This past Friday morning, I arrived to visit my invalid father, only to find that he had fallen asleep in the Lord some five minutes earlier. Today (Monday) we laid him to rest beside my mother to the sounds of an Orthodox funeral – a source of reality and hope. His passing is something of an “End of the World” for me – an end of my childhood and the myths I might have nurtured in my psyche. Death is always an “End of the World” for those who are most affected. My father’s death is my death, and that of my brothers and children as well.
It is also an occasion for re-writing history. His passing has given definition to his life, and more than anything, his life is now defined by Christ, for no earthly concern can pass beyond the grave. Sins are forgiven. Words spoken are now unspoken, or must take the gracious form of a Panikhida. Pray for the servant of God, James, newly departed, and pray for yourself (and me) for the End is always near, seeking to draw us to the definition that transcends all transient matters. May paradise consume you!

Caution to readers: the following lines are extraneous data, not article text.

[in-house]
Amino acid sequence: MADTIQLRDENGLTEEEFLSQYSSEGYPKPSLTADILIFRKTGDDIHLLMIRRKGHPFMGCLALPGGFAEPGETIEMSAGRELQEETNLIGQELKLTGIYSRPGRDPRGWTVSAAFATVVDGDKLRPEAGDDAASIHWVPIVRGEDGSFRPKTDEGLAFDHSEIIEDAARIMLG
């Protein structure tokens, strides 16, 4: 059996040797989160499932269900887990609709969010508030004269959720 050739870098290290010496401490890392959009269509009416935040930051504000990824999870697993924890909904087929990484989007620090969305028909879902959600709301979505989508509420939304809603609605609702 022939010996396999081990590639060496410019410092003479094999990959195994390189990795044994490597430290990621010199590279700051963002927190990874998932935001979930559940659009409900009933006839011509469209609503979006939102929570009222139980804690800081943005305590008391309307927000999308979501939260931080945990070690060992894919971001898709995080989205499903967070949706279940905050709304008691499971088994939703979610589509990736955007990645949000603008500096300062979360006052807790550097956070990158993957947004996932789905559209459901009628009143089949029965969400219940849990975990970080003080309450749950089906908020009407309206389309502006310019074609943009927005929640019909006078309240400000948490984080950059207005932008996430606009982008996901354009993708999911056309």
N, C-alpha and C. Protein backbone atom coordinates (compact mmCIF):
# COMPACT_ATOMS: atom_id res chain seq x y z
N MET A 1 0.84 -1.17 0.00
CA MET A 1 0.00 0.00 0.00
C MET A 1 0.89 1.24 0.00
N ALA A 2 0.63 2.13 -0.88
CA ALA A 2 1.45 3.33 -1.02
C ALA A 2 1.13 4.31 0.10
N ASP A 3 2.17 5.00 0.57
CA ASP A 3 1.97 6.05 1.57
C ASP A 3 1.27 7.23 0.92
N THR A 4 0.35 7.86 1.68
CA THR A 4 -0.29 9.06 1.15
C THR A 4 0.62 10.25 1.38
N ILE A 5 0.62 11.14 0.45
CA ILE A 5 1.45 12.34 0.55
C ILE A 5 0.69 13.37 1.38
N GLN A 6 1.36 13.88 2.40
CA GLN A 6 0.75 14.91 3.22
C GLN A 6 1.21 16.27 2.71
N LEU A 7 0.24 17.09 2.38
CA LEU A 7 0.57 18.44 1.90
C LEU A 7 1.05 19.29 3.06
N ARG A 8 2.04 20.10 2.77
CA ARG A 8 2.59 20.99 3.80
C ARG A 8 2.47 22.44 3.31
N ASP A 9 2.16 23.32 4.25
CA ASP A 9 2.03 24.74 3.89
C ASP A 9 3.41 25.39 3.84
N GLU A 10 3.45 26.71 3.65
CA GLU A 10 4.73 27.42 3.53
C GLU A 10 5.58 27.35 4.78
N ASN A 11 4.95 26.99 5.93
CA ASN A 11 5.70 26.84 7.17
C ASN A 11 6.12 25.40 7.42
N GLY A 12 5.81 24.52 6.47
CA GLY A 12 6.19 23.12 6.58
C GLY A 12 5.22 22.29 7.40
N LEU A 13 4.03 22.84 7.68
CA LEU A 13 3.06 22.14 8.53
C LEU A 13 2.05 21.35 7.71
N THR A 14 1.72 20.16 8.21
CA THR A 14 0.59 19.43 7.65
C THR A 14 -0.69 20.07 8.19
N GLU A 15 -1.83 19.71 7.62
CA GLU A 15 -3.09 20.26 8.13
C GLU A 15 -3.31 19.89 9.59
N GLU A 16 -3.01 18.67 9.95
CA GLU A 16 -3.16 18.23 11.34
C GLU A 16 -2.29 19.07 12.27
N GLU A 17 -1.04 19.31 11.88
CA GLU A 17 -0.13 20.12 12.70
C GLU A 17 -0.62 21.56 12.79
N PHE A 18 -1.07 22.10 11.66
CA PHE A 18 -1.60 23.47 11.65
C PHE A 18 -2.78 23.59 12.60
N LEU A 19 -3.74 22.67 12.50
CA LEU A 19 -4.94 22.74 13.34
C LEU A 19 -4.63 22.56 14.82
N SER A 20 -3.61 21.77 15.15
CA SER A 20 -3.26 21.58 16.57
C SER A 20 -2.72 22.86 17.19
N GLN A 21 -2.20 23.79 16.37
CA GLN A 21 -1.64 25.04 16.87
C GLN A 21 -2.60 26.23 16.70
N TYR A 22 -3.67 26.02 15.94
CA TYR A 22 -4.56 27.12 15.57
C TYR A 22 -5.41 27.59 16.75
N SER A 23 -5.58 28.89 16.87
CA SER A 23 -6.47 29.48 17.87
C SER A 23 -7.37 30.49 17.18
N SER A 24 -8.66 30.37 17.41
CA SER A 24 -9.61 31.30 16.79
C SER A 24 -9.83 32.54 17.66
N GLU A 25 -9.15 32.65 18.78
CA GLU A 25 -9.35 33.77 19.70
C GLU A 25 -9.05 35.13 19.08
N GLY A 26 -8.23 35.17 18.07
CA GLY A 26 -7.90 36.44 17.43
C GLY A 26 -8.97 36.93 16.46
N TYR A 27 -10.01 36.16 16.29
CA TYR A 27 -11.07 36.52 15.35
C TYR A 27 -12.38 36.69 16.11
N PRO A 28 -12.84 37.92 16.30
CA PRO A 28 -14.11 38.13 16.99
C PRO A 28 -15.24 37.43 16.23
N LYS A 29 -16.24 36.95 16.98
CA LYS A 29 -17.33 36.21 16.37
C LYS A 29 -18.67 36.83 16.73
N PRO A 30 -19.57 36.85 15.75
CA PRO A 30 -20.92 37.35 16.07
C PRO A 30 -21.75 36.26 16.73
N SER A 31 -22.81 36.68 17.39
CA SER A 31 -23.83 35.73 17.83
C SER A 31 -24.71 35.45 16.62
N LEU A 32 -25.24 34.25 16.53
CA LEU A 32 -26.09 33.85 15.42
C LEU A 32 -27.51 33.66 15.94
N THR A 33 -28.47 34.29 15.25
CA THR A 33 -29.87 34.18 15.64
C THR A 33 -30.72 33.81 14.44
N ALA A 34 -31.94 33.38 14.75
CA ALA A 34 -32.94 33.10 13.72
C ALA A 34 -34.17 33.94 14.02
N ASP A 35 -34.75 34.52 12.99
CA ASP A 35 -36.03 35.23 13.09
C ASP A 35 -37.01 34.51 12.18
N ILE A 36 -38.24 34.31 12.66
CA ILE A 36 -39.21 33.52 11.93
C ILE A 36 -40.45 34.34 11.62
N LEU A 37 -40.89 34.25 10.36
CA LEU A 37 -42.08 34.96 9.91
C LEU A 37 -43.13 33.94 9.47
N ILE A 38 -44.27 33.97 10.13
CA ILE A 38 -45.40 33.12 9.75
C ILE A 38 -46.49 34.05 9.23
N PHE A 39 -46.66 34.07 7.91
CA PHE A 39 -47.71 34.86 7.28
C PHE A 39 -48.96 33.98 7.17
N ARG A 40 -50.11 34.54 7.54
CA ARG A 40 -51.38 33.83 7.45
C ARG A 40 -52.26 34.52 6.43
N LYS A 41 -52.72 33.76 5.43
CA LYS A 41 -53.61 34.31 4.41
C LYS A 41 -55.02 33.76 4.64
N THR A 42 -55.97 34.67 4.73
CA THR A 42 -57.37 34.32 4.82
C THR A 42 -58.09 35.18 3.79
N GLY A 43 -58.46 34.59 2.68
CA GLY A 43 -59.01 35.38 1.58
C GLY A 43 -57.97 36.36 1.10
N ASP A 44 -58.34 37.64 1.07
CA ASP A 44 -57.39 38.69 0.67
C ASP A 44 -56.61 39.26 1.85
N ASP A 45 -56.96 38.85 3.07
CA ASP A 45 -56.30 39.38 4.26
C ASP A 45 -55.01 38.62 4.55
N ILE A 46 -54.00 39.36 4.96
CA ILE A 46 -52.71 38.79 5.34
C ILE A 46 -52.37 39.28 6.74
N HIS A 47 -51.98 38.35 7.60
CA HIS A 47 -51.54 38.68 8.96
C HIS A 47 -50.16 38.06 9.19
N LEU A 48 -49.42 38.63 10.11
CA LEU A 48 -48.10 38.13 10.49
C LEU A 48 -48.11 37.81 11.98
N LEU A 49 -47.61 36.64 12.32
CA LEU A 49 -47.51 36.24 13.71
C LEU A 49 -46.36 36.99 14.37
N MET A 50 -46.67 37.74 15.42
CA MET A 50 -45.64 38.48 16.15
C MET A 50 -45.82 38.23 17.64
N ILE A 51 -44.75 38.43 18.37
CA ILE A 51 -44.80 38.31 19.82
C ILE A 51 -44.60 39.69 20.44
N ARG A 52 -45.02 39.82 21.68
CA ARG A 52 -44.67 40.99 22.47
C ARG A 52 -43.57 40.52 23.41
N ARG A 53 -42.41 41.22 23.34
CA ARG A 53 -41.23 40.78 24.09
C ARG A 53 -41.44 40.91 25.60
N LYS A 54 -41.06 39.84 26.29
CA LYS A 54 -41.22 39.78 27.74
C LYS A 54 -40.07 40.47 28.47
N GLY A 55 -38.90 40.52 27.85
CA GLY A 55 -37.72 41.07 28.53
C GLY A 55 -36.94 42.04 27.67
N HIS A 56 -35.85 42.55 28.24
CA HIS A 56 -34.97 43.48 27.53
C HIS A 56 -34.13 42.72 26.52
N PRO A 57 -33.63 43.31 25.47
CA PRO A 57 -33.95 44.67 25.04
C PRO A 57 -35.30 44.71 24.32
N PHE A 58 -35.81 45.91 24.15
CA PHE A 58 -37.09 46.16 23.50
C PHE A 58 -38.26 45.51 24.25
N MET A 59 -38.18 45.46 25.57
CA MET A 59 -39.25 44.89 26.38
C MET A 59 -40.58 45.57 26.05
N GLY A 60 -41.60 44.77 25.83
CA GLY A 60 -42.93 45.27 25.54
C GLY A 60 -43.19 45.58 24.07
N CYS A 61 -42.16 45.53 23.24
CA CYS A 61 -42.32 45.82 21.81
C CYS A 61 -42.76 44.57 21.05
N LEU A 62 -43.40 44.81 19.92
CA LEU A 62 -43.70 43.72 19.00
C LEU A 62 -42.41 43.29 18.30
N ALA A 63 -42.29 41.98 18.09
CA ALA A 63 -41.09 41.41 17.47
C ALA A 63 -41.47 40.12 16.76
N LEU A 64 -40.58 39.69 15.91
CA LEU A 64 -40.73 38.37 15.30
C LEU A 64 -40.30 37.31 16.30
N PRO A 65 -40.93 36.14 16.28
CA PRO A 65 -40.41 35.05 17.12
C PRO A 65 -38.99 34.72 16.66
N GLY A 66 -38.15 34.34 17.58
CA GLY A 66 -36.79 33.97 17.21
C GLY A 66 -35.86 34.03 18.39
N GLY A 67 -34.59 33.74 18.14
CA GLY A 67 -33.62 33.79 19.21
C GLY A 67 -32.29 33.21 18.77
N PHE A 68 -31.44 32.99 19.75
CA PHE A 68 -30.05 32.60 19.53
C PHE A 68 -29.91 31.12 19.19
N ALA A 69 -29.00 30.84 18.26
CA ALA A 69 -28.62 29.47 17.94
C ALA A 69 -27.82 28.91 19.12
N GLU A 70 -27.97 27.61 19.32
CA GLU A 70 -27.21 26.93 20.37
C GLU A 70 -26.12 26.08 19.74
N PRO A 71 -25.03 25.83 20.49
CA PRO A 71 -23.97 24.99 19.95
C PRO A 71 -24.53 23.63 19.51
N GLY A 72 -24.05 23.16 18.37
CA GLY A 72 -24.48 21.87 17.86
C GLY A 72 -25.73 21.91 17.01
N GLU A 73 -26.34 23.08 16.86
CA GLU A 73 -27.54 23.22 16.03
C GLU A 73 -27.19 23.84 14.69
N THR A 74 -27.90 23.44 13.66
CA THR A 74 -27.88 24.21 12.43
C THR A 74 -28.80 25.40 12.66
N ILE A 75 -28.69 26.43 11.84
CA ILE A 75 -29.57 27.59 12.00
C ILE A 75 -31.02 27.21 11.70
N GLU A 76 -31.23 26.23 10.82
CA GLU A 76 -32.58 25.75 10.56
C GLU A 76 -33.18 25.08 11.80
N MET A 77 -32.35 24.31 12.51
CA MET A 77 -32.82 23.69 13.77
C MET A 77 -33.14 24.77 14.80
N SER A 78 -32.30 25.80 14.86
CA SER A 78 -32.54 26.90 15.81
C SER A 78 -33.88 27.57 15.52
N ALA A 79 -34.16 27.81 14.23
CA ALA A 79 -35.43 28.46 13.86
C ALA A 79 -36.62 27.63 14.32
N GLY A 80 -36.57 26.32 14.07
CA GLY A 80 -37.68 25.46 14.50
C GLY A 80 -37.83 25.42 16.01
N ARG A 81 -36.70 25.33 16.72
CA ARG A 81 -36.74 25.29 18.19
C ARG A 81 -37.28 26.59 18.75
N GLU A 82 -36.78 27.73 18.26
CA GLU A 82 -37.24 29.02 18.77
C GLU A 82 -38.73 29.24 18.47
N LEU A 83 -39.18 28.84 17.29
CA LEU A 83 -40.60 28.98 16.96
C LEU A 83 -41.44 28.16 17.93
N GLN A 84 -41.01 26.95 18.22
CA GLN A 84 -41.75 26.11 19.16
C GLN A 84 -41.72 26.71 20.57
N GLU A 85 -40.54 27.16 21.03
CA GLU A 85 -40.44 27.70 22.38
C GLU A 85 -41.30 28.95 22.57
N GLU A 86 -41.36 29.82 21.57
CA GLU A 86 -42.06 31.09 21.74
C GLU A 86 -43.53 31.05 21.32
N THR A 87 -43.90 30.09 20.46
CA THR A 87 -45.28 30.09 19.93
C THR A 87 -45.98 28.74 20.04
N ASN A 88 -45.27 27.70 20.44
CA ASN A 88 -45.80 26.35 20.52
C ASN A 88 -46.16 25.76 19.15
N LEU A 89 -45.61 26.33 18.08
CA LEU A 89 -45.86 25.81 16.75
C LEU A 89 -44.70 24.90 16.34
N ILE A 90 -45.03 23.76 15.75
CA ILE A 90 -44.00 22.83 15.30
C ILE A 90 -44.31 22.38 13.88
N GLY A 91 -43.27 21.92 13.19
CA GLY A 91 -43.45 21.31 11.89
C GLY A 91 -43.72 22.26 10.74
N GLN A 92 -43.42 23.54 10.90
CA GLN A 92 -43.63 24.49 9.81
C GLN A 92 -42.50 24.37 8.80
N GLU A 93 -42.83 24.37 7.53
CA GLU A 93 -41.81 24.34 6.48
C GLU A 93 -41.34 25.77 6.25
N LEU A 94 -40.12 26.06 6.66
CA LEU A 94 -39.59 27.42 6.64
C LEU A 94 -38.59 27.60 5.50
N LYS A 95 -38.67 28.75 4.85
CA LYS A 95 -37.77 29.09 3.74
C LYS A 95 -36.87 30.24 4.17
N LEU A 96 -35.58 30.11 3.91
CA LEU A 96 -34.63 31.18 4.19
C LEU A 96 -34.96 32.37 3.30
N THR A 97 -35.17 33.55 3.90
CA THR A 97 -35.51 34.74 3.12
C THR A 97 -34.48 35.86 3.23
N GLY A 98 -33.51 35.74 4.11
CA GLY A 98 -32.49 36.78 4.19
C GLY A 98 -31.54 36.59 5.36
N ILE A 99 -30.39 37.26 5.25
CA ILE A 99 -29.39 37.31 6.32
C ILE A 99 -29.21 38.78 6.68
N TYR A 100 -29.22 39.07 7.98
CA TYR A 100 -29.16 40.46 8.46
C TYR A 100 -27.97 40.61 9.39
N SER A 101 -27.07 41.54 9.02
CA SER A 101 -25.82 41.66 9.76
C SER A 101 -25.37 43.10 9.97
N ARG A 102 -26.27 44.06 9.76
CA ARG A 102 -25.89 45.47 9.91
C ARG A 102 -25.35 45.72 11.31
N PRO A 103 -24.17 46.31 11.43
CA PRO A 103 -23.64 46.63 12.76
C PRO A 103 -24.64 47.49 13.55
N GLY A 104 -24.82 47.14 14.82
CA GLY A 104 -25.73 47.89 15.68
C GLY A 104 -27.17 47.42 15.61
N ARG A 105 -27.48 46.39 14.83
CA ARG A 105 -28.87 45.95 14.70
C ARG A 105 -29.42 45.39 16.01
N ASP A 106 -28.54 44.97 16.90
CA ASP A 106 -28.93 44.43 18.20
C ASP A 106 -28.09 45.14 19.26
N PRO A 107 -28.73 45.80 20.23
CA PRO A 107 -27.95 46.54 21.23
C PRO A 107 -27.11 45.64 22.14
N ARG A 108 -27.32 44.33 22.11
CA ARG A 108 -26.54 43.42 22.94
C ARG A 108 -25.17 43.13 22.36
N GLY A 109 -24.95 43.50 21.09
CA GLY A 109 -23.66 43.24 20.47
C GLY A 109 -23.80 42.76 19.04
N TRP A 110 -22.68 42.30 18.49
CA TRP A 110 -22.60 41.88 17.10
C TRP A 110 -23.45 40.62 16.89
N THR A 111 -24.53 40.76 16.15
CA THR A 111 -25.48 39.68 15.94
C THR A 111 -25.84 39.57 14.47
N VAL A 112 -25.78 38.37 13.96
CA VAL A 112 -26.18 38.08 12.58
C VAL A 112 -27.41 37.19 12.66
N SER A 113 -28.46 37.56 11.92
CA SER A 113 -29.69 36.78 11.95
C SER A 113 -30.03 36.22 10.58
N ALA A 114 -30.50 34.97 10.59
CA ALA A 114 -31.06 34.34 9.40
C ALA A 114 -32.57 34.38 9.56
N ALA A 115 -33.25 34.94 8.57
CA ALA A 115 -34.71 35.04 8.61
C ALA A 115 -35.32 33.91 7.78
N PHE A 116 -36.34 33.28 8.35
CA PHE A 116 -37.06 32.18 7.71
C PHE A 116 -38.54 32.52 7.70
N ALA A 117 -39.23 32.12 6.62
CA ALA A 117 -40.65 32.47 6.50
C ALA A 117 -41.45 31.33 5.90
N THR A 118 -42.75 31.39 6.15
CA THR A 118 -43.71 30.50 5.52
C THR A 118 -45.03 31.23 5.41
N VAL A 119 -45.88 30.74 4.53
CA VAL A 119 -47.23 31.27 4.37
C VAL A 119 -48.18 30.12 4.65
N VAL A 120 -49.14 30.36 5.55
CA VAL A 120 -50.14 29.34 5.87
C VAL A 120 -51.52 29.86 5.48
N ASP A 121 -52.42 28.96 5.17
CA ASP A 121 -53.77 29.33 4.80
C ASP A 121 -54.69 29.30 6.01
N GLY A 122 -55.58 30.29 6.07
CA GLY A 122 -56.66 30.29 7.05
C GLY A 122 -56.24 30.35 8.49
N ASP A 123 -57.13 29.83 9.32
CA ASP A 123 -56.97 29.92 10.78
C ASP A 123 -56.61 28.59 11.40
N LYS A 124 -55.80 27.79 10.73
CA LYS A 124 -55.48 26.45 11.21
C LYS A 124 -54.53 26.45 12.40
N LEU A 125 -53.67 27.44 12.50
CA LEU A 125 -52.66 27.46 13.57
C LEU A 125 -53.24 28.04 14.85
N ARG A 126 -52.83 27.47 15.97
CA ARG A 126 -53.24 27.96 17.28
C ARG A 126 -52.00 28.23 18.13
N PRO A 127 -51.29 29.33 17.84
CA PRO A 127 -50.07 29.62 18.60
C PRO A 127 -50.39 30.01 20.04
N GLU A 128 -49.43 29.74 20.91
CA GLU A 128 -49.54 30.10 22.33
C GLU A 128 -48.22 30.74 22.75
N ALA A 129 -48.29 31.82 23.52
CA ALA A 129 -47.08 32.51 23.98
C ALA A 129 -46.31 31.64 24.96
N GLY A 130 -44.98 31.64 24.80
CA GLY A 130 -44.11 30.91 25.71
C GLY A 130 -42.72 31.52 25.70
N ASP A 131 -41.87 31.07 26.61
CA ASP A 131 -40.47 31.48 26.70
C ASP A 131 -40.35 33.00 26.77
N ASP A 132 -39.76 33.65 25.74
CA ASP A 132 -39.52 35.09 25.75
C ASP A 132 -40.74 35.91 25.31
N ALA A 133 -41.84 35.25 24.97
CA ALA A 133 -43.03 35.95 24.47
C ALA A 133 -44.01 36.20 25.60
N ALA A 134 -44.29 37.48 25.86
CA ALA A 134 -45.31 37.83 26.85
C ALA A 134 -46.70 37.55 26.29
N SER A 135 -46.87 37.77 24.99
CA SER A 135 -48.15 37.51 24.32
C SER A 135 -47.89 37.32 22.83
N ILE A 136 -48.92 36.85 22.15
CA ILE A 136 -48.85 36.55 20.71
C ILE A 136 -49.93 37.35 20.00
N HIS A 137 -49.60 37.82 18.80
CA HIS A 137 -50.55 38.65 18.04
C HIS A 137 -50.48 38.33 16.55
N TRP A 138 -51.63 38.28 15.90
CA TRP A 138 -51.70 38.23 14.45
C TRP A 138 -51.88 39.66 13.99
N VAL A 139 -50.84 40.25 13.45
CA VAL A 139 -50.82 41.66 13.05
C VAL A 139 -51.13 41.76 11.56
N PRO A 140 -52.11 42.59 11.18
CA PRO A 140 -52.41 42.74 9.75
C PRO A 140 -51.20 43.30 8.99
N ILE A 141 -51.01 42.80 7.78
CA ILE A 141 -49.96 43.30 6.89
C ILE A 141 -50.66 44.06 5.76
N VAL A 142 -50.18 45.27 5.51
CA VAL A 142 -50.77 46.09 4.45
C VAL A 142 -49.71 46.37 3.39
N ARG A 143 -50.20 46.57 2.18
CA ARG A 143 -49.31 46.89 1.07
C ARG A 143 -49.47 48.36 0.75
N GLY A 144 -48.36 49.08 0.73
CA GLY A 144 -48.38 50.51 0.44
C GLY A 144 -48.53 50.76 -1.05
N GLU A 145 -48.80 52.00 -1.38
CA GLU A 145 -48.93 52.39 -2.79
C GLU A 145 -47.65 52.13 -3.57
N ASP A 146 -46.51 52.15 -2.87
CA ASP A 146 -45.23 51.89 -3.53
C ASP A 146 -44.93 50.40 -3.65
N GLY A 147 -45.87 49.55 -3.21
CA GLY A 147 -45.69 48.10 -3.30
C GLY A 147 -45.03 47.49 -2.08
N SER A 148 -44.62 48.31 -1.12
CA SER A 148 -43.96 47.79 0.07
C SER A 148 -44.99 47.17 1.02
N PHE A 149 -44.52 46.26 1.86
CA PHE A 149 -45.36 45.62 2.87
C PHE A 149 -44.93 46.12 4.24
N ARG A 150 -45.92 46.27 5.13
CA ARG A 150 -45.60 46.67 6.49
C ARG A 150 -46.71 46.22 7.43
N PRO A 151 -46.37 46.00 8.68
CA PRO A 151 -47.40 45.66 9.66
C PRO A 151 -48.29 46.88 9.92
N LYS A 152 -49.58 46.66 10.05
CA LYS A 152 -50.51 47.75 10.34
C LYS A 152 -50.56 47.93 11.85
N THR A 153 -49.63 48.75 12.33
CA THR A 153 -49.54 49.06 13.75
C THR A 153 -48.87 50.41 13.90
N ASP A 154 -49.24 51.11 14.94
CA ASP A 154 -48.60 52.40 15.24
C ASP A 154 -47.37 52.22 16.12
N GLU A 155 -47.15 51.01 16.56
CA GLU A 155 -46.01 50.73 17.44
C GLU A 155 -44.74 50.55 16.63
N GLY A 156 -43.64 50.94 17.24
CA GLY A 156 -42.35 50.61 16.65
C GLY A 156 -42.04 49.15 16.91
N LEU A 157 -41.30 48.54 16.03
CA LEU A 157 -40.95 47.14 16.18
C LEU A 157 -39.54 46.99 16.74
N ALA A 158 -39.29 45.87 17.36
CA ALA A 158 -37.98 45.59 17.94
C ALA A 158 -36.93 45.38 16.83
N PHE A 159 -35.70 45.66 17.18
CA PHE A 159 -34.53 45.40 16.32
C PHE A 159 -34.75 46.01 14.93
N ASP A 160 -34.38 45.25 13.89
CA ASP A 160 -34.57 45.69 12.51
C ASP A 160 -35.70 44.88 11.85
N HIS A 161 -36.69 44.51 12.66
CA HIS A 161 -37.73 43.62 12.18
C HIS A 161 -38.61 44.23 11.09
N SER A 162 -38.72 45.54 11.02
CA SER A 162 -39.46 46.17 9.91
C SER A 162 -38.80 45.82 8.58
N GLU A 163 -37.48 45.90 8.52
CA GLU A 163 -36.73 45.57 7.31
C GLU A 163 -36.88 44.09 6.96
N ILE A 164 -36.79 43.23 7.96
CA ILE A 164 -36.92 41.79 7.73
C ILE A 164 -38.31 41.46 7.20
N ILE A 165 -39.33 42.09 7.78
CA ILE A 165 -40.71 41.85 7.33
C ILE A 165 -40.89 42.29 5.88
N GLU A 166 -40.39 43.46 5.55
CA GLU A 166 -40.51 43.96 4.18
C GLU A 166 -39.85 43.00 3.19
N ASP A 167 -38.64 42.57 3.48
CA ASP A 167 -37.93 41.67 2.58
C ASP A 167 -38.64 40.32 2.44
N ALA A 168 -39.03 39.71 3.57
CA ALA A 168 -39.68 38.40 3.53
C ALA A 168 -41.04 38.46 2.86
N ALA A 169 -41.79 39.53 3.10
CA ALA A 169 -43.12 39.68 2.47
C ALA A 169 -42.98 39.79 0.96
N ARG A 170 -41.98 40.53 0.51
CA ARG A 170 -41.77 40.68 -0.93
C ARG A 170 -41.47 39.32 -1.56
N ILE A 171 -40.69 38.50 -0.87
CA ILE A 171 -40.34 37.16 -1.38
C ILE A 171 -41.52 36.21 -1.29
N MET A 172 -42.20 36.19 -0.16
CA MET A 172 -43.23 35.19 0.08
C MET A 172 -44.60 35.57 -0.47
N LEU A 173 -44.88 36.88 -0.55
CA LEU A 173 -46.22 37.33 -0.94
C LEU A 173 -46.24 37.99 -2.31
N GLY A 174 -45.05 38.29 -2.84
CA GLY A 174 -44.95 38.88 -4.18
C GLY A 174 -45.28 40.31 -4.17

There is a Russian proverb from the Soviet period: “History is hard to predict.” The re-writing of history was a common political action – enough to provoke the proverb. Students of history are doubtless well-aware that re-writing is the constant task of the modern academic world. The account of American and World History which I learned (beginning school in the 1950’s) differs greatly from the histories my children have learned. Some of the re-writing was long overdue – while other projects have been more dubious. Of course re-writing is not a recent phenomenon. Virgil’s Aeneid was an effort to re-write history, giving Rome a story to rival Greece’s Iliad and Odyssey. The Reformation became a debate not only about doctrine but also about the interpretation of history and the Church. The rise of historical studies in the modern period, which questioned long-held beliefs about the historical veracity of the Scriptures, gave rise to an anxiety within modern Christianity. Many of the debates that permeate Christianity at the present time turn on questions of history and historical interpretation. As the debates rage, history becomes increasingly harder to predict. I would suggest that it is a mistake to describe Christianity as a “historical” religion, despite the space-time reality of its central events. It is more correct to describe Christianity as an “eschatological” religion – a belief that the end of all things – the fulfillment of time and history – has entered space and time and inaugurated a different mode of existence. To put it in the simple terms of the Gospel: the Kingdom of God is at hand. There has been a tendency in some forms of Christian doctrine to draw abstractions from the concrete events of the Gospel. Thus atonement theory often speaks in forensic terms that primarily describe God’s own acceptance of Christ’s sacrifice on the Cross, whether as payment or punishment fulfilled, etc. In a manner, the event verges on being reduced to modern symbol (something which stands for something else) the abstractions and theories carrying most of the weight of significance. For this same reason (I suspect) most modern Christians overlook the Scriptural doctrine of Christ’s descent into Hades: it does not fit within the atonement theories put forward in many circles. Even the Resurrection is diminished by many atonement theories – serving as a mere proof of Christ’s divinity for some – or a dramatic reassurance of forgiveness for others. Thus, though these historical events are considered to be important in their historical reality – few articulate precisely how this is so. I would agree that history alone is insufficient for an understanding and interpretation of the Crucifixion and Resurrection. Christ is crucified on a particular day and hour in a particular place. But the Scriptures also teach us that the “Lamb was slain from the foundation of the earth,” making Christ’s sacrifice something that also exists outside of space and time. His Crucifixion is an intersection of time and eternity, of heaven and earth. It is a manifestation of the coming of the Kingdom of God. In like manner His Resurrection has elements both of history and of something that utterly transcends history. The Kingdom of God is made manifest. This is the very heart of the Christian faith – not simply that events happened about which we now theologize. Rather, the events are the in-breaking of Reality itself – earth fulfilled by heaven. We glorify Christ’s Resurrection – but we also know it, because though it is a historical event, it is also an event of the Kingdom. We are baptized into Christ’s death and resurrection because these events, though historical, are accessible to us in the mysteries of the Church. The Orthodox faith is not what it is because it is simply the oldest, etc. Such concepts become entangled in the typical give-and-take of historical argument. The faith is what it is because it lives within the Kingdom of God throughout history. If it is not a way of life that incorporates us into the Kingdom – then it would be of mere historical interest. As it is, the Church constantly invites us into a way of life that is life in the Kingdom, despite the historical nature of our existence. When the Orthodox faith is described as “mystical,” it is this very real proclamation that is being referenced. In Christ, the Kingdom of God is come and nothing will ever be same. What came into the world in Christ, abides in the world with us, and in that Reality we are changed – earth united to heaven – creation to the Uncreated – man to God.